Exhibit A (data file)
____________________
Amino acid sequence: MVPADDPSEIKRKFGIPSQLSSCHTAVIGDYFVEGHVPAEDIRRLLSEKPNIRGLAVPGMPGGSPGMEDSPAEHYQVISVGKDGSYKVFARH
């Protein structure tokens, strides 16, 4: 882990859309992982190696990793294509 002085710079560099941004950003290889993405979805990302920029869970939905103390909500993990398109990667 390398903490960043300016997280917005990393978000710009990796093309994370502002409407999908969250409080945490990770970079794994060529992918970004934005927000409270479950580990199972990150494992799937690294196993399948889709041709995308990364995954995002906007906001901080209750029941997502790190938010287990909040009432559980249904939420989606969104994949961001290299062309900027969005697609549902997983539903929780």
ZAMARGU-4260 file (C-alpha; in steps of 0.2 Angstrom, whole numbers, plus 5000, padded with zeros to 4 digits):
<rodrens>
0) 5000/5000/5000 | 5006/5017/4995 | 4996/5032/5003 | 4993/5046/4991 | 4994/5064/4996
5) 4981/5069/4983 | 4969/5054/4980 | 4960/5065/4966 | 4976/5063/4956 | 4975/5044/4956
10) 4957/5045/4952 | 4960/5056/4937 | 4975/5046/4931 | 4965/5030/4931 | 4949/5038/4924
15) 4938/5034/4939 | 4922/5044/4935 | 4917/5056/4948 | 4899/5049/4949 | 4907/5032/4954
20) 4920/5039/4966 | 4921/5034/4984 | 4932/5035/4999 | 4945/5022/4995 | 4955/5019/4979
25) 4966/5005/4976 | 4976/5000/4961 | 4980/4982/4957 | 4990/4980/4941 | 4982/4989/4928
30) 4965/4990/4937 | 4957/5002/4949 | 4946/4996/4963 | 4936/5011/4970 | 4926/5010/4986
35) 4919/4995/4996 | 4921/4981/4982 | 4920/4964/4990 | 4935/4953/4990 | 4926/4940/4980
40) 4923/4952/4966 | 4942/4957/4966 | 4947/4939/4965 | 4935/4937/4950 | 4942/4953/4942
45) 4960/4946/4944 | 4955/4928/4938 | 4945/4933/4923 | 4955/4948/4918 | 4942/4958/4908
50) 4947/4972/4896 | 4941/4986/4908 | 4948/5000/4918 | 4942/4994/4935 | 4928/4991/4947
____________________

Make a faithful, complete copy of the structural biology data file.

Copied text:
Amino acid sequence: MVPADDPSEIKRKFGIPSQLSSCHTAVIGDYFVEGHVPAEDIRRLLSEKPNIRGLAVPGMPGGSPGMEDSPAEHYQVISVGKDGSYKVFARH
């Protein structure tokens, strides 16, 4: 882990859309992982190696990793294509 002085710079560099941004950003290889993405979805990302920029869970939905103390909500993990398109990667 390398903490960043300016997280917005990393978000710009990796093309994370502002409407999908969250409080945490990770970079794994060529992918970004934005927000409270479950580990199972990150494992799937690294196993399948889709041709995308990364995954995002906007906001901080209750029941997502790190938010287990909040009432559980249904939420989606969104994949961001290299062309900027969005697609549902997983539903929780």
ZAMARGU-4260 file (C-alpha; in steps of 0.2 Angstrom, whole numbers, plus 5000, padded with zeros to 4 digits):
<rodrens>
0) 5000/5000/5000 | 5006/5017/4995 | 4996/5032/5003 | 4993/5046/4991 | 4994/5064/4996
5) 4981/5069/4983 | 4969/5054/4980 | 4960/5065/4966 | 4976/5063/4956 | 4975/5044/4956
10) 4957/5045/4952 | 4960/5056/4937 | 4975/5046/4931 | 4965/5030/4931 | 4949/5038/4924
15) 4938/5034/4939 | 4922/5044/4935 | 4917/5056/4948 | 4899/5049/4949 | 4907/5032/4954
20) 4920/5039/4966 | 4921/5034/4984 | 4932/5035/4999 | 4945/5022/4995 | 4955/5019/4979
25) 4966/5005/4976 | 4976/5000/4961 | 4980/4982/4957 | 4990/4980/4941 | 4982/4989/4928
30) 4965/4990/4937 | 4957/5002/4949 | 4946/4996/4963 | 4936/5011/4970 | 4926/5010/4986
35) 4919/4995/4996 | 4921/4981/4982 | 4920/4964/4990 | 4935/4953/4990 | 4926/4940/4980
40) 4923/4952/4966 | 4942/4957/4966 | 4947/4939/4965 | 4935/4937/4950 | 4942/4953/4942
45) 4960/4946/4944 | 4955/4928/4938 | 4945/4933/4923 | 4955/4948/4918 | 4942/4958/4908
50) 4947/4972/4896 | 4941/4986/4908 | 4948/5000/4918 | 4942/4994/4935 | 4928/4991/4947